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Everything posted by Werthead

  1. Great thread. Interesting note that the USS Pioneer was swapped out for the Akira-class USS Wersching, named after the late actress who played the Borg Queen last season. The Miranda-class is the USS Saratoga NCC-1887, the one that got zapped by the whale probe. However, it's been mocked up to resemble its successor, the NCC-31911, which was destroyed at Wolf 359 (taking Jennifer Sisko with it).
  2. Yeah, that Bad Batch finale went very hard into Empire Strikes Back mode, but even more depressing. I was not expecting that. The Mandalorian was okay, although it did make me want Uncle Iroh: X-Wing Pilot as the next spinoff project.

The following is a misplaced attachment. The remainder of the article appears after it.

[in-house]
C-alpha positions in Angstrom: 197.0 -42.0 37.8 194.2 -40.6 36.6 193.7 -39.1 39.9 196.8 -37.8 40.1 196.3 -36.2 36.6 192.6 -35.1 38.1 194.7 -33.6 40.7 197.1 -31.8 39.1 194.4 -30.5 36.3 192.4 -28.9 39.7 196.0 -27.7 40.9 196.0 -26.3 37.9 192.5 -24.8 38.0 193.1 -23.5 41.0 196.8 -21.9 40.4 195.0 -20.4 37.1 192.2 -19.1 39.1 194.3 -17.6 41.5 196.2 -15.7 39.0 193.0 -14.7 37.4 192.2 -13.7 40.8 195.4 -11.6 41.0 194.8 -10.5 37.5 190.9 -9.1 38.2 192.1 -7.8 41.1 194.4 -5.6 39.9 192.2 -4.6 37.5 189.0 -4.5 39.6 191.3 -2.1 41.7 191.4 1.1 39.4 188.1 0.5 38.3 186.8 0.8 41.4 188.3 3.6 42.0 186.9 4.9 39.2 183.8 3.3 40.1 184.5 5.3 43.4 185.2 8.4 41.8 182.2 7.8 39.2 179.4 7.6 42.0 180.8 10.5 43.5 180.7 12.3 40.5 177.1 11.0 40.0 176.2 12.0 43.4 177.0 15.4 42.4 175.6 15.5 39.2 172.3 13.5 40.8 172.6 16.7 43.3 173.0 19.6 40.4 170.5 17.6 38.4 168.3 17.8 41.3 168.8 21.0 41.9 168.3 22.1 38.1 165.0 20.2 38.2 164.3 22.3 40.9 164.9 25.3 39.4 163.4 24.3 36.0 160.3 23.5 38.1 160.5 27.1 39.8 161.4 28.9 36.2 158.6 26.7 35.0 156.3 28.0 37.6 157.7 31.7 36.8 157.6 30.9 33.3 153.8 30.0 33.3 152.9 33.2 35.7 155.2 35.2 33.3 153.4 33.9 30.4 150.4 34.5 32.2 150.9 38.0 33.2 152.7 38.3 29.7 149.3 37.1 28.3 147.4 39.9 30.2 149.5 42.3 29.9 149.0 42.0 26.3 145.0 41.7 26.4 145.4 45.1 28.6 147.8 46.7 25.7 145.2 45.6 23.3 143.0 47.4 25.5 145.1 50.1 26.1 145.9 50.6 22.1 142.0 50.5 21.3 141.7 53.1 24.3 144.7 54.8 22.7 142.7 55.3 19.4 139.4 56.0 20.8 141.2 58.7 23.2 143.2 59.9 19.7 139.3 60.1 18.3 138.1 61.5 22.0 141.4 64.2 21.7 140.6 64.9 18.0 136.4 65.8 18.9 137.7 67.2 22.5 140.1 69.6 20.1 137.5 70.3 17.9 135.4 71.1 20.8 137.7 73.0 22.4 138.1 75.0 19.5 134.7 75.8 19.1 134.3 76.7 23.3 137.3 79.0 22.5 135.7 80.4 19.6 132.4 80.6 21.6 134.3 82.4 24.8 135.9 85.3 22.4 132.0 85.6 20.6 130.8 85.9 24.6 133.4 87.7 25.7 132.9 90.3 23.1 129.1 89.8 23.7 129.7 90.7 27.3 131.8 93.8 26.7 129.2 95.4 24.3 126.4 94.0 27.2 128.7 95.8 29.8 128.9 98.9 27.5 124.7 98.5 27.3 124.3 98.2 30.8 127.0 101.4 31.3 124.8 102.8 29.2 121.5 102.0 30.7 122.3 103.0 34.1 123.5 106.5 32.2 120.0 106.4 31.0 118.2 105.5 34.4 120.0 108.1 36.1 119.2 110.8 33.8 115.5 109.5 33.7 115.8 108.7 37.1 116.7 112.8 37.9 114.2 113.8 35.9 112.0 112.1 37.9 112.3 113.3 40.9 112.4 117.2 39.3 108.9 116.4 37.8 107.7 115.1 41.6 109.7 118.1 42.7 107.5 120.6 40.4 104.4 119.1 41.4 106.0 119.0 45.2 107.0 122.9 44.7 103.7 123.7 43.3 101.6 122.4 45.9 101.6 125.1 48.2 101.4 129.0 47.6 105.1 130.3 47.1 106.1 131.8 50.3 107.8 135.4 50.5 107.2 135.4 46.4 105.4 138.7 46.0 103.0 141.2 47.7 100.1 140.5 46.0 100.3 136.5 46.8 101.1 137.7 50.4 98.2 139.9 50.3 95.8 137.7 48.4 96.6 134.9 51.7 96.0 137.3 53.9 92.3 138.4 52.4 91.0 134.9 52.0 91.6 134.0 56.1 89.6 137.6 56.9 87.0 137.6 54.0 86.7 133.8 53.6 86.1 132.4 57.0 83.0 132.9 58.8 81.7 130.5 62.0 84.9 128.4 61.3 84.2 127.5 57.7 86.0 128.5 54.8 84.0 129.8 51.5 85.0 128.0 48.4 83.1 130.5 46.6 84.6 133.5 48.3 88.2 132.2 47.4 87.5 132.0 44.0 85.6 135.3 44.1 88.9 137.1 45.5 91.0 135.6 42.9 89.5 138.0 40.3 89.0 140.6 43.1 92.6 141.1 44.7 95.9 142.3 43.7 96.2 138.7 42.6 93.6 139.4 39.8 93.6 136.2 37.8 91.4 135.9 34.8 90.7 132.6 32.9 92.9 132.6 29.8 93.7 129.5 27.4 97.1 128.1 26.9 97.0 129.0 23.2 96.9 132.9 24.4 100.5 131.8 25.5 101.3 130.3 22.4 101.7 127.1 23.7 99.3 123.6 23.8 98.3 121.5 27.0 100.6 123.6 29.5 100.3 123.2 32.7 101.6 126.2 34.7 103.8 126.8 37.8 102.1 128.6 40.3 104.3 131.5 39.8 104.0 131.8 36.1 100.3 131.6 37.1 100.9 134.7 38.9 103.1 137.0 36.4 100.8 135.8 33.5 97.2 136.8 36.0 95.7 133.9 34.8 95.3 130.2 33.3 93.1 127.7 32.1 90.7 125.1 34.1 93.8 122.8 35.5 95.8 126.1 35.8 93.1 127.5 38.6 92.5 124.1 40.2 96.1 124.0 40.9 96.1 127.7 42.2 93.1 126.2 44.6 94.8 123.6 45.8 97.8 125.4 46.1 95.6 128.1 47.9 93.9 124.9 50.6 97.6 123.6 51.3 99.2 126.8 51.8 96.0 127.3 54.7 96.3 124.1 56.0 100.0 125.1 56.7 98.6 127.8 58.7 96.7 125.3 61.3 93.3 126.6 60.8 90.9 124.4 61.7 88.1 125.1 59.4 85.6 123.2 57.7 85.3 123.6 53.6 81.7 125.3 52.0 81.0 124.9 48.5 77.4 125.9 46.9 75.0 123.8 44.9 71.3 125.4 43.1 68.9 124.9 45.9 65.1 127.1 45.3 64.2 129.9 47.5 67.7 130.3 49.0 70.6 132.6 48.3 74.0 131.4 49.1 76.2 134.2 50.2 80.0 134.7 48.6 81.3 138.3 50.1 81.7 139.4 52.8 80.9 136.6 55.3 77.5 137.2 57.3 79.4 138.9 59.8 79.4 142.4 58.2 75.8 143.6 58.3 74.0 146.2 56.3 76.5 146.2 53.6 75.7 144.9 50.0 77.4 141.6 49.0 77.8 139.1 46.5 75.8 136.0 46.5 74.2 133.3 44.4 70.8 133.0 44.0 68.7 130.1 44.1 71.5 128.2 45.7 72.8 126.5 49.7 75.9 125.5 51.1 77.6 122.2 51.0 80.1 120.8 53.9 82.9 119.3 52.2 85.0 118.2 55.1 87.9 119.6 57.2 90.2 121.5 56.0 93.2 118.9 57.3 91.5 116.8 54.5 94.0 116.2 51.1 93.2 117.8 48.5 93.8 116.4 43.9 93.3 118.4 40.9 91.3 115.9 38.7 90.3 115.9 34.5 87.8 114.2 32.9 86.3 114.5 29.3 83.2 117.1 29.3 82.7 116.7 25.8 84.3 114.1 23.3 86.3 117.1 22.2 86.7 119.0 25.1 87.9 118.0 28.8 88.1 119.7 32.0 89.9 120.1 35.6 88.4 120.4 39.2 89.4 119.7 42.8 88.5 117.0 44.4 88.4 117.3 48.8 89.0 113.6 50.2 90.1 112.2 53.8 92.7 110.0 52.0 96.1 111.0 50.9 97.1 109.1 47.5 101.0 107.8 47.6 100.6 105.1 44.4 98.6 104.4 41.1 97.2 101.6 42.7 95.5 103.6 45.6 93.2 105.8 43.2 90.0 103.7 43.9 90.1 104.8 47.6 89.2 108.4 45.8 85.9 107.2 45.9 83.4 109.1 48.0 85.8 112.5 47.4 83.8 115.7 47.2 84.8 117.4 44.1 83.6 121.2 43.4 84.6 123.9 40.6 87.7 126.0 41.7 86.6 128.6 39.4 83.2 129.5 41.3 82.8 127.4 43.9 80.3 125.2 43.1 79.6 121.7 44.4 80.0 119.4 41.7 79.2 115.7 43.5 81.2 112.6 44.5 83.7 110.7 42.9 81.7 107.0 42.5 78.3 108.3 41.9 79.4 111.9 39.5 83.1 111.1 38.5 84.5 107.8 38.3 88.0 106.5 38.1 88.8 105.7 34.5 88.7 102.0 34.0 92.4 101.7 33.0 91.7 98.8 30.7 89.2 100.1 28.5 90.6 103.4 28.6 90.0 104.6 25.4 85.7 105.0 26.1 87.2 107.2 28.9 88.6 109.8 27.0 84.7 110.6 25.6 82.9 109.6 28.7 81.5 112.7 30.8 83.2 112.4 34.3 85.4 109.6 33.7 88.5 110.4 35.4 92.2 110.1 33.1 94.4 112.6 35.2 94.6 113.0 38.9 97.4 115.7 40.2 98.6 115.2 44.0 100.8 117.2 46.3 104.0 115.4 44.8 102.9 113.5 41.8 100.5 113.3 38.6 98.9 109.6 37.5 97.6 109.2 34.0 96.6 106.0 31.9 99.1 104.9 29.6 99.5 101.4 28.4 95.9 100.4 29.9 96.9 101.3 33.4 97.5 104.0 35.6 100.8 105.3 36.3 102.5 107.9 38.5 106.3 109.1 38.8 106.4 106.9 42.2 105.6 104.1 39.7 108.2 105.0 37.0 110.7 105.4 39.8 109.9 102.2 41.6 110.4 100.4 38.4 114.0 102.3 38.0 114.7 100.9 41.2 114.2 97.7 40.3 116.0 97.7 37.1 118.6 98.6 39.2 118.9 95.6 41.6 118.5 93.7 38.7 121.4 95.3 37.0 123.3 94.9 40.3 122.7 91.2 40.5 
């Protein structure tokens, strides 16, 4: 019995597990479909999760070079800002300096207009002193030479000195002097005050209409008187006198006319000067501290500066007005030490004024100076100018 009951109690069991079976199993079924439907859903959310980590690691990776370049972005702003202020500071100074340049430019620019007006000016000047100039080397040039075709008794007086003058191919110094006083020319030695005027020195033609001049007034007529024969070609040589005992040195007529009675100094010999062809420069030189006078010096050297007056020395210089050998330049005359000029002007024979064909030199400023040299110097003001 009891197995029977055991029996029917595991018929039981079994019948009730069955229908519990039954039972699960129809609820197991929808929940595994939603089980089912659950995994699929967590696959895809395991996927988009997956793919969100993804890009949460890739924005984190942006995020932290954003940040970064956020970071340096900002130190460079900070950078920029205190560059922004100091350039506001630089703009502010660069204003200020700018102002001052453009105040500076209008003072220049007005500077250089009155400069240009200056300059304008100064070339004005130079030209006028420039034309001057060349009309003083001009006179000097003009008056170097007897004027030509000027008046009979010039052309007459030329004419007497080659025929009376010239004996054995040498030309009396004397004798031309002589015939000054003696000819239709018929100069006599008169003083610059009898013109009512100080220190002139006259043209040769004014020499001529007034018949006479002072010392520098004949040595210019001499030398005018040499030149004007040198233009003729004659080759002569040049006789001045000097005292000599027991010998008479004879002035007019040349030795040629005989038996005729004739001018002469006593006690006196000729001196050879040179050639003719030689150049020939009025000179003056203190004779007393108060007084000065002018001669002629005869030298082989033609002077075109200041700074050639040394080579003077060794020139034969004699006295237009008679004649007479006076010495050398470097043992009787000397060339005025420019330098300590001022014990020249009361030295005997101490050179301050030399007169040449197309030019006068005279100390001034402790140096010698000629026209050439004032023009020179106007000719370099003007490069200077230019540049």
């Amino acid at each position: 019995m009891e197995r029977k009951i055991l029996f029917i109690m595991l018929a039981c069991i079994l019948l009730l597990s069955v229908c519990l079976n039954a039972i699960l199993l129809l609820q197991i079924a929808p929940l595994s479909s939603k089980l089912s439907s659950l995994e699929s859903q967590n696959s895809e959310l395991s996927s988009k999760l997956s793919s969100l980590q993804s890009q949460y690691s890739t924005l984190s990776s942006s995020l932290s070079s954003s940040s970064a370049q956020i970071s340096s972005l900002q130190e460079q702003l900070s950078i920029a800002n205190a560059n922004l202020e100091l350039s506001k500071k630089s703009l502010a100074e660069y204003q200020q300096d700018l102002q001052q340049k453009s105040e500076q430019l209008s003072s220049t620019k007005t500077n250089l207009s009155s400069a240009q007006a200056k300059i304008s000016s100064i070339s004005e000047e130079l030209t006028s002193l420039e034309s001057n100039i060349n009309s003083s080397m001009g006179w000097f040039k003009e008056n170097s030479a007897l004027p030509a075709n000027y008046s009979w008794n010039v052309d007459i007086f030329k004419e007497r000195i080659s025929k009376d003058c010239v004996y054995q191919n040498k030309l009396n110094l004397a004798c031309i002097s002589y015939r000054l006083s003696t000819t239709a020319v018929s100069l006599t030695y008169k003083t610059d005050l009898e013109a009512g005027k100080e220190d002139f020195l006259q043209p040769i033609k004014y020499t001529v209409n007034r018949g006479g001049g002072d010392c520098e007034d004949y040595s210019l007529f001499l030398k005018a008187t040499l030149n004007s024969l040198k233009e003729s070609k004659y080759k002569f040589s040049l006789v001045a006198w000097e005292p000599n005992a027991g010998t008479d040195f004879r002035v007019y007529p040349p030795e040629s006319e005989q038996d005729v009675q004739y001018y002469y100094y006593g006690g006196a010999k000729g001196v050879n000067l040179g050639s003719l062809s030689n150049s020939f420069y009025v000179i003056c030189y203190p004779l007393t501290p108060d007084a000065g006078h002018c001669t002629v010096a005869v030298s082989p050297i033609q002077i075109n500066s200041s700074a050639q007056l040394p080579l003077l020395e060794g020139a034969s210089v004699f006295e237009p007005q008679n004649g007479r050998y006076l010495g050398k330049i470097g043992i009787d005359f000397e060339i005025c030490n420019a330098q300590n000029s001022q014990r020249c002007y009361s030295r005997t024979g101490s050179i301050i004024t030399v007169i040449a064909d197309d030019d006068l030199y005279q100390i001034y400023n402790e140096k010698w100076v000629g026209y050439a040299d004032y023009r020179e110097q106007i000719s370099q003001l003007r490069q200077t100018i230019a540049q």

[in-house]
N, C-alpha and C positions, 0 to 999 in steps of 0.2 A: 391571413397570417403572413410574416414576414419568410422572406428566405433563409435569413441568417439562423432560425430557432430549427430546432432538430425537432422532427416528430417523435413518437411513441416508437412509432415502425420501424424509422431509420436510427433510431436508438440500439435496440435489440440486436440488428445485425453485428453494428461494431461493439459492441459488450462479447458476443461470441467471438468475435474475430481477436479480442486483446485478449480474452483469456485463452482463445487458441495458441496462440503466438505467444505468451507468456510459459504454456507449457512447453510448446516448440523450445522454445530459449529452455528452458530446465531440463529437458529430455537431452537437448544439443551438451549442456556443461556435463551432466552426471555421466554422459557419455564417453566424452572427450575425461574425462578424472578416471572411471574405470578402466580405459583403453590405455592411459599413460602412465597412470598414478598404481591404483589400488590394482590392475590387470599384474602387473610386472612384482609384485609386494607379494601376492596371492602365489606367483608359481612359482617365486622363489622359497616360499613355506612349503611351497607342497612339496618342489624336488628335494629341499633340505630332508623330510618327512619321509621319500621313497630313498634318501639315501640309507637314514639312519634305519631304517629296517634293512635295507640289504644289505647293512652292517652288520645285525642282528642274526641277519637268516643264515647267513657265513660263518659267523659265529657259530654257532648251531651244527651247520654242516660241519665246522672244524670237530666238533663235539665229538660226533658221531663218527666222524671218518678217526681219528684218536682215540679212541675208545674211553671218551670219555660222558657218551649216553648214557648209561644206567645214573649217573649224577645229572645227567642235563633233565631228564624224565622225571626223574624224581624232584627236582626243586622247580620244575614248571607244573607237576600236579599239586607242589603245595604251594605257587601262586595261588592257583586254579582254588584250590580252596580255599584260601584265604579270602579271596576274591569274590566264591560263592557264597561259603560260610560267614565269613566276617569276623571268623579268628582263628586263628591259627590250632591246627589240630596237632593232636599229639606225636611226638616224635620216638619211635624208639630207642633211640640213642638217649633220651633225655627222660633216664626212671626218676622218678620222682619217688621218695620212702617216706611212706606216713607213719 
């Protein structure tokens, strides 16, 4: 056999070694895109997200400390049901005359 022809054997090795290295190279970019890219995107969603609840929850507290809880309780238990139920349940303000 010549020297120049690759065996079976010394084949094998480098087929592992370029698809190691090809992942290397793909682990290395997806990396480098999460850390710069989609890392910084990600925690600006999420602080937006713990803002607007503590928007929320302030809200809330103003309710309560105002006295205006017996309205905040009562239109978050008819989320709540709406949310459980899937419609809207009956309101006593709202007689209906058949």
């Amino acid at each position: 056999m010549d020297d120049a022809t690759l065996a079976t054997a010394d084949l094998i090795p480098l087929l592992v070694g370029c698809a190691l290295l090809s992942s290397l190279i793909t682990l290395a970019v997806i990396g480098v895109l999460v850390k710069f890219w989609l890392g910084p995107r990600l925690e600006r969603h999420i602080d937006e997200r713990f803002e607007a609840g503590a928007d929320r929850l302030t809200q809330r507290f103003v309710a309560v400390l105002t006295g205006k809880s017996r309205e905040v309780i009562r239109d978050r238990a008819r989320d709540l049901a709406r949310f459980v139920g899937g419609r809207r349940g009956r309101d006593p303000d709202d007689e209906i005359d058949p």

3. HBO Max's environment is far too volatile at the moment. Core HBO would be better, but they're not interested.
  4. It depends. I think Valve sometimes just smoke a ton of bad reviews if they are based on tech issues that have been solved (since it impacts Valve's bottom line as well). As for recovering, sure. New Vegas recovered from a catastrophic launch to become the best-regarded Fallout game. Horizon Zero Dawn and even Cyberpunk 2077 launched with very poor launches to become well-regarded.
  5. I never played it, but apparently it launched in a horrendous state as well. The difference appears to be that a Day One patch actually took care of the some of the worst problems and a bunch more issues were addressed very quickly. By the end of the first week it was in a reasonable state. If they can repeat that here, that'd be good.